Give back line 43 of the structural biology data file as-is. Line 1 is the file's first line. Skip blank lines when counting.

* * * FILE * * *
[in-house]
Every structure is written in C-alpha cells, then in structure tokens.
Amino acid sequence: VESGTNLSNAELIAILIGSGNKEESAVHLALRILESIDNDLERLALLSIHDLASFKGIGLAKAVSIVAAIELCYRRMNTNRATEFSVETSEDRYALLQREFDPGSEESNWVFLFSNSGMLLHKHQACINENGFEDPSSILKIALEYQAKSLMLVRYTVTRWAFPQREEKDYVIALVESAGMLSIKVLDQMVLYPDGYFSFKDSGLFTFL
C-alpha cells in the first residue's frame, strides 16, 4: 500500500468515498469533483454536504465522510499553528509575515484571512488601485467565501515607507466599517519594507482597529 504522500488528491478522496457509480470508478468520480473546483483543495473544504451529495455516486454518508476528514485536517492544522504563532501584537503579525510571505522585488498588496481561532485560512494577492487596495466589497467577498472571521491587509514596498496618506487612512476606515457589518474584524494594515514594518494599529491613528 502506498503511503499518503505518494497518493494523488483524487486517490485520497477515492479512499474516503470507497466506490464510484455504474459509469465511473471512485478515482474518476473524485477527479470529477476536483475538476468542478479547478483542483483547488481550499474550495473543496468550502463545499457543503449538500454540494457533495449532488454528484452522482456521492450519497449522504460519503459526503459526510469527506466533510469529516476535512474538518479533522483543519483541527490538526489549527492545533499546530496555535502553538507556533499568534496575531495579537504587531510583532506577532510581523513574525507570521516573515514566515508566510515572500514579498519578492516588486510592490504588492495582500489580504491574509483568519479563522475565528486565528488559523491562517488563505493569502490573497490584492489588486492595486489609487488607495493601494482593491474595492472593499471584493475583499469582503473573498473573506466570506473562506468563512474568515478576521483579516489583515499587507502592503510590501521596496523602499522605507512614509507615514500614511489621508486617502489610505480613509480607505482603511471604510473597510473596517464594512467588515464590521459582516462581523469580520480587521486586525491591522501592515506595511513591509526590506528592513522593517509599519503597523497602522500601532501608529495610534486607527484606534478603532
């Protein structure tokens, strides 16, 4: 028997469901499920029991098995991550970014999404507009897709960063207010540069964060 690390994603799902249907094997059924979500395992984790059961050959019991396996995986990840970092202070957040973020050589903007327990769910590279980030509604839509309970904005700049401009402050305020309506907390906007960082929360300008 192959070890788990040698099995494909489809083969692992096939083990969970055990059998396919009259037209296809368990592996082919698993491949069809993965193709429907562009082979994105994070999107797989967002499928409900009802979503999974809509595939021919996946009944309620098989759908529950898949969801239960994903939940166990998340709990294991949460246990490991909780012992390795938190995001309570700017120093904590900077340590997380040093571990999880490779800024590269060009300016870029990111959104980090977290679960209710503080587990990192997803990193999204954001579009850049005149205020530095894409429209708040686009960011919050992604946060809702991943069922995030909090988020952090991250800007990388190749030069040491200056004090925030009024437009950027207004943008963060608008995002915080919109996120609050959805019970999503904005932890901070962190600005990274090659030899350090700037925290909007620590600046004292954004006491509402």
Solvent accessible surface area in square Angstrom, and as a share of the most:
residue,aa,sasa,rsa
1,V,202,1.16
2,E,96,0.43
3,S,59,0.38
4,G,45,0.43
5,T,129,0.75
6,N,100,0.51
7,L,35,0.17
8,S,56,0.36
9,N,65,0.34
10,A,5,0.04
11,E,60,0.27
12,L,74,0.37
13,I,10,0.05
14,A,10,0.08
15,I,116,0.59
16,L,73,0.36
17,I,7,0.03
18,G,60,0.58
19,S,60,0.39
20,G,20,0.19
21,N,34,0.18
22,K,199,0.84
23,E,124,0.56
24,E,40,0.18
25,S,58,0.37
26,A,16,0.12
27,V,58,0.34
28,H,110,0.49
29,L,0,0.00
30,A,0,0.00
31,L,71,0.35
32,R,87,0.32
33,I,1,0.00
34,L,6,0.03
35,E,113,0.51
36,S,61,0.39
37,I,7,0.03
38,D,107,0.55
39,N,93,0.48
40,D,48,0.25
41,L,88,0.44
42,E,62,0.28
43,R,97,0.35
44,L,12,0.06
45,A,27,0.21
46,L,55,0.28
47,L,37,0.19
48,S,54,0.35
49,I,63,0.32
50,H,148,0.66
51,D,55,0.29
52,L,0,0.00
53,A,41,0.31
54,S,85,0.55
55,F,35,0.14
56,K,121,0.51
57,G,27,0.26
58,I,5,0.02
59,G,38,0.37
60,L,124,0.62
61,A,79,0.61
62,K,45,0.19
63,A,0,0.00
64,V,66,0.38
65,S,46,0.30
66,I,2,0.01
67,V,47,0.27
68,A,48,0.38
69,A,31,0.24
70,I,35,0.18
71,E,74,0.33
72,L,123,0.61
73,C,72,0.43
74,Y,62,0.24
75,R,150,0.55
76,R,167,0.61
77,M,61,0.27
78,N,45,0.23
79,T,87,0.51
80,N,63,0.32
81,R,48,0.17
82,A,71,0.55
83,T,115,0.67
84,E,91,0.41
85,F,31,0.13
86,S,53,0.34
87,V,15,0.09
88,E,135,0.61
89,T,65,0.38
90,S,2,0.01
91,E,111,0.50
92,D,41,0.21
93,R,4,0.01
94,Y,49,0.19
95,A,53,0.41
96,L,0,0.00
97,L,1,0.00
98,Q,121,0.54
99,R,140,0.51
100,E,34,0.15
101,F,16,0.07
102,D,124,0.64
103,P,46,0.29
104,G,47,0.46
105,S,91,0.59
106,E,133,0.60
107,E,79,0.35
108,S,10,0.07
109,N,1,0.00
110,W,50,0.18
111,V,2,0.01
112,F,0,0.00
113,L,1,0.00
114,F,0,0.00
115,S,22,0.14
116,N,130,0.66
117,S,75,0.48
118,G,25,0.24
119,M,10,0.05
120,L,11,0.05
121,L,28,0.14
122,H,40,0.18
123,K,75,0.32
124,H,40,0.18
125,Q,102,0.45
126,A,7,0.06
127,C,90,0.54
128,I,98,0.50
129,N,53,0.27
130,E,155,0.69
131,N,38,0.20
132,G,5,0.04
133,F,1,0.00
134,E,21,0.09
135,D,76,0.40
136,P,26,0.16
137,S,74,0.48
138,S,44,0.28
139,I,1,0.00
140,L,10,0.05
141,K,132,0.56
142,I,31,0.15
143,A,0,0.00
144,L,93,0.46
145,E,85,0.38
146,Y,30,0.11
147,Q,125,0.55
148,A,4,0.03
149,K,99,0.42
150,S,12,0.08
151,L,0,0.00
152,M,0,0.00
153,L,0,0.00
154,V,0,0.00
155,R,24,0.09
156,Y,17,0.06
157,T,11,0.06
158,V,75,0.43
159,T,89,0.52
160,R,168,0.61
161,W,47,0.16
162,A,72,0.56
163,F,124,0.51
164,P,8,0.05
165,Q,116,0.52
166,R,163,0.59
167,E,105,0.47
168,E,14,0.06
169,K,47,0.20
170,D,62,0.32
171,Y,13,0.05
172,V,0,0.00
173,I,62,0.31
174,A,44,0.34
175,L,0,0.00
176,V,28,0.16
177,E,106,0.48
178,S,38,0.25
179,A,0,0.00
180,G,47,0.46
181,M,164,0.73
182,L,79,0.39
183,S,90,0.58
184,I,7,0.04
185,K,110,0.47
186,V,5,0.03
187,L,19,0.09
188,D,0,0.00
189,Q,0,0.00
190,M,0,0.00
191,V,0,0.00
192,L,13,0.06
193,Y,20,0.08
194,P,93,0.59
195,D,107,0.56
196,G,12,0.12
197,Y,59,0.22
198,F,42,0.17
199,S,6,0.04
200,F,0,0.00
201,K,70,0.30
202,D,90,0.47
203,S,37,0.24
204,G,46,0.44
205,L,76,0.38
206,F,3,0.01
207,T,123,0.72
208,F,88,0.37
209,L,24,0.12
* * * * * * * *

36,S,61,0.39